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PostPosted: Wed Sep 27, 2017 1:39 pm 
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Wondered if anyone could answer a few questions I have please. I was wondering if exam are standardised based on weighting of the individual difficulty levels of each question prior to the exam being administered? Or is it dependent on a ranking system such as how many children got the correct answer/% of test correct? For example if lots of children got the same question wrong their mark overall wouldn't be as low as a child who got a question wrong that lots of children got right? I know age isn't taken into consideration with CSSE but are boys and girls standardised separately or as a whole? Thanks


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PostPosted: Wed Sep 27, 2017 1:53 pm 
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I think this is how it works:

The standardised score is calculated using the mean and standard deviation of all the test scores once the papers have been marked. Individual questions are not weighted differently depending on how they have been answered. As far as I'm aware, the scores are not standardised separately for boys and girls, but don't forget - that doesn't matter at all as the boys and girls are not competing for the same school places.

There is a link to a thread somewhere that includes the standardisation formula for different years.

There will be people on the forum who know much more than me - apologies if I've got it wrong!


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PostPosted: Wed Sep 27, 2017 2:02 pm 
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As far as I know, the difficulty of a question is not a factor in standardisation.

So if a question is considered difficult it may be worth 3 marks, whereas an easy question is only worth 1 mark. A child's total number of marks is added up to give their raw score - this score is then standardised.

Some exams don't give more marks to harder questions, they are all worth the same amount and it's up to the child to decide how much time to spend on each question (no point spending ages on a tricky sum if it's only worth the same mark as a simple one). Sometimes as child is able to see how many marks a question is worth and sometimes they're not.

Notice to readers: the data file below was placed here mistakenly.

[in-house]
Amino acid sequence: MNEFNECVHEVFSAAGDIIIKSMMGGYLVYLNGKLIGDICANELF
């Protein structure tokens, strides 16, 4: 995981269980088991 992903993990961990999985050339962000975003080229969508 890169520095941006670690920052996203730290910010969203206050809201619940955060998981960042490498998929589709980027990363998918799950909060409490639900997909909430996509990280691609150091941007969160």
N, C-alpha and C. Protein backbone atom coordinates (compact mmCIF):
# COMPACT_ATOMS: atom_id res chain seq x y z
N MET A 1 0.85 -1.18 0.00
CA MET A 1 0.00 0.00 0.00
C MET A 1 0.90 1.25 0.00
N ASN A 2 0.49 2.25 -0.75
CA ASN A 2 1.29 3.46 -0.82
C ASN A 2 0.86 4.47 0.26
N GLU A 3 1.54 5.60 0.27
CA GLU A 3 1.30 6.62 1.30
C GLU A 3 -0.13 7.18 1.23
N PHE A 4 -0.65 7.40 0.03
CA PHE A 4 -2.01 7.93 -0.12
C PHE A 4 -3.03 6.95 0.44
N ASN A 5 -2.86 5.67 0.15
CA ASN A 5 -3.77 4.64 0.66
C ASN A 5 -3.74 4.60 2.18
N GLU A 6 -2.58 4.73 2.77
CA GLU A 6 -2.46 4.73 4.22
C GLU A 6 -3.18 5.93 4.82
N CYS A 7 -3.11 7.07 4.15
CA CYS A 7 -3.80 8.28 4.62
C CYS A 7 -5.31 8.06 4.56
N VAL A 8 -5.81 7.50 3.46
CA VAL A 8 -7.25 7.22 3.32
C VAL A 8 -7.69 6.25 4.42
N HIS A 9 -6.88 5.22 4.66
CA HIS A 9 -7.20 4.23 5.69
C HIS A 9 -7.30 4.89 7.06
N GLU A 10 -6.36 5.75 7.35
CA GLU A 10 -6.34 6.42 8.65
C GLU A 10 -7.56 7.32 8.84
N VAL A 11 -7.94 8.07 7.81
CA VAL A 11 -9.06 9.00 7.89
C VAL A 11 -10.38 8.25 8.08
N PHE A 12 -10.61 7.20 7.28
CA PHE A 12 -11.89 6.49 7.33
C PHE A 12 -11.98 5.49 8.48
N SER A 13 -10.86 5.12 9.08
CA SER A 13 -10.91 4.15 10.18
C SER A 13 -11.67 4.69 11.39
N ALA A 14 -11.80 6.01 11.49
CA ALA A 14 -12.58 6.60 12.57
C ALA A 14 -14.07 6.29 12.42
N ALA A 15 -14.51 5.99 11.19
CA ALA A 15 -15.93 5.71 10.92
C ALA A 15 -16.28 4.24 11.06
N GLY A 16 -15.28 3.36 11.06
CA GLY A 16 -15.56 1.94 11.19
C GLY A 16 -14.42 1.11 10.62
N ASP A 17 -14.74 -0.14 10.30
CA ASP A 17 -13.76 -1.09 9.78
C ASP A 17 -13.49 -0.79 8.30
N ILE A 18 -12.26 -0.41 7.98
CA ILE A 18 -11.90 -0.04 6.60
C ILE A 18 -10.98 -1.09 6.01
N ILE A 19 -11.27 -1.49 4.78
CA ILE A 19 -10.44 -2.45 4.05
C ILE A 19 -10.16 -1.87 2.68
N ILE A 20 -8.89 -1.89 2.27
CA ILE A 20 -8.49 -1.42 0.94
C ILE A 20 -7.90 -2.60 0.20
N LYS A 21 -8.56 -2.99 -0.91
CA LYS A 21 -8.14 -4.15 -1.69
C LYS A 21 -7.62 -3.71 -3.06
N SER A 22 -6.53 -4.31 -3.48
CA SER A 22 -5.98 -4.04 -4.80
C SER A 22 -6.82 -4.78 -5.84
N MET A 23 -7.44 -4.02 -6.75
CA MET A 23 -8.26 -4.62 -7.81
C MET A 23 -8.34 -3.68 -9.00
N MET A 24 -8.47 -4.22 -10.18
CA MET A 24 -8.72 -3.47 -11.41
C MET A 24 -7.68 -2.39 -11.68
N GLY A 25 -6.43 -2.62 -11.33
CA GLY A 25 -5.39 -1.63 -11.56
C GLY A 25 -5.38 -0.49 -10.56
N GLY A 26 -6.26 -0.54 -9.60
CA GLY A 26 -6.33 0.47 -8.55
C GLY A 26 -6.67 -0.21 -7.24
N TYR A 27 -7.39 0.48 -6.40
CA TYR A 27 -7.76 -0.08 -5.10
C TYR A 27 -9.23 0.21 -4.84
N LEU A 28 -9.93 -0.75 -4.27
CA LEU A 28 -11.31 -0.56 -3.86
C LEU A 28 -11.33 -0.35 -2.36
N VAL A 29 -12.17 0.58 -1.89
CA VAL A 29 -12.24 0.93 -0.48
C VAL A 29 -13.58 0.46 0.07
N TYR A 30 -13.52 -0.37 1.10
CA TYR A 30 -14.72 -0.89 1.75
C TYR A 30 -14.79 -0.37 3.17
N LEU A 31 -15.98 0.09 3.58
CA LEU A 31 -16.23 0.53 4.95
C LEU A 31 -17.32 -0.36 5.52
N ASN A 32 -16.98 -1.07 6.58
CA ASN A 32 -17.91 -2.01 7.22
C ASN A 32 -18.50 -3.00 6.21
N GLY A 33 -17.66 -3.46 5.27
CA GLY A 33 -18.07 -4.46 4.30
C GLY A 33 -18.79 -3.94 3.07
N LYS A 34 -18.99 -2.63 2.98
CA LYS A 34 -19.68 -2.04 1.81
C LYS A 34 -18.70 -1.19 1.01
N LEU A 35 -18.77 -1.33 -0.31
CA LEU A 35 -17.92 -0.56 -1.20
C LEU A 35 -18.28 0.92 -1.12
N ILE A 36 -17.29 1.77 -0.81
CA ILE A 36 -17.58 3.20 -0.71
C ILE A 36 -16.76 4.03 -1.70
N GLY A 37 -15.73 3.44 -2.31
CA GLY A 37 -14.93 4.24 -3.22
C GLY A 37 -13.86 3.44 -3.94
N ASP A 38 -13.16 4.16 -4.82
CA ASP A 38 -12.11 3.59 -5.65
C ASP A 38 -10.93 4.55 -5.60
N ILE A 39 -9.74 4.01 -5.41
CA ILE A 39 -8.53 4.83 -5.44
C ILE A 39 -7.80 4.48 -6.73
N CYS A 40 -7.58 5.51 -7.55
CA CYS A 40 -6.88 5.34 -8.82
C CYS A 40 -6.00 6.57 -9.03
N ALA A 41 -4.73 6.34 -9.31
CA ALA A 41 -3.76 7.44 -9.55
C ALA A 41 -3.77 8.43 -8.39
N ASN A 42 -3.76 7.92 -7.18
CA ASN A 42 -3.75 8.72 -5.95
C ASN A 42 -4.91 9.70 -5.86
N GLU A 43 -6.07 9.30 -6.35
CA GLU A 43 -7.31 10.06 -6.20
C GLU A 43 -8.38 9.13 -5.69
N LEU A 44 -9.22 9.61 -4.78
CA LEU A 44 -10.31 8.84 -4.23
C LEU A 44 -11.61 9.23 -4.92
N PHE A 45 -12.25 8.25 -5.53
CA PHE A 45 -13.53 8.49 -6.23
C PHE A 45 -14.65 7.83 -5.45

There are no "bonus" marks for getting a question right that no one else did. The questions will be worth the same amount for all candidates (if it's worth 1 mark for candidate A it will be worth 1 mark for candidate B, regardless of any other factors).

If children sit two tests and one is "harder" than the other (ie the average raw scores of one are lower than the other) the standardisation process brings them into alignment so that they can be compared and added together.


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PostPosted: Wed Sep 27, 2017 2:20 pm 
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Thank you both for clearing that up for me. So are the Maths and English of equal weighting in that case? So a lower raw score on one paper would be averaged out...


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PostPosted: Wed Sep 27, 2017 2:36 pm 
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The school should tell you how the papers are weighted as part of its admissions policy. So it might be that there are two papers and each paper is worth 50% of the marks. If there are three papers, it might be that each paper is worth a third of the marks or it might be that one is worth 50% and the other two are 25% each.

The raw scores for each exam are standardised separately.

Each test could have a different maximum raw score - say 60 for maths and 75 for English. You couldn't just add them together because that would give an advantage to candidates who were stronger in English than maths. The standardisation means that both the English and maths tests have the same "top" score (often 141) so you can add them together and compare results between the two exams.


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PostPosted: Wed Sep 27, 2017 2:40 pm 
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Have a look here

https://www.elevenplusexams.co.uk/forum/11plus/viewtopic.php?f=15&t=39496&p=471288&hilit=+CSSE#p471252

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PostPosted: Wed Sep 27, 2017 5:50 pm 
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Thanks all. That link is very interesting and complicated in equal measure!


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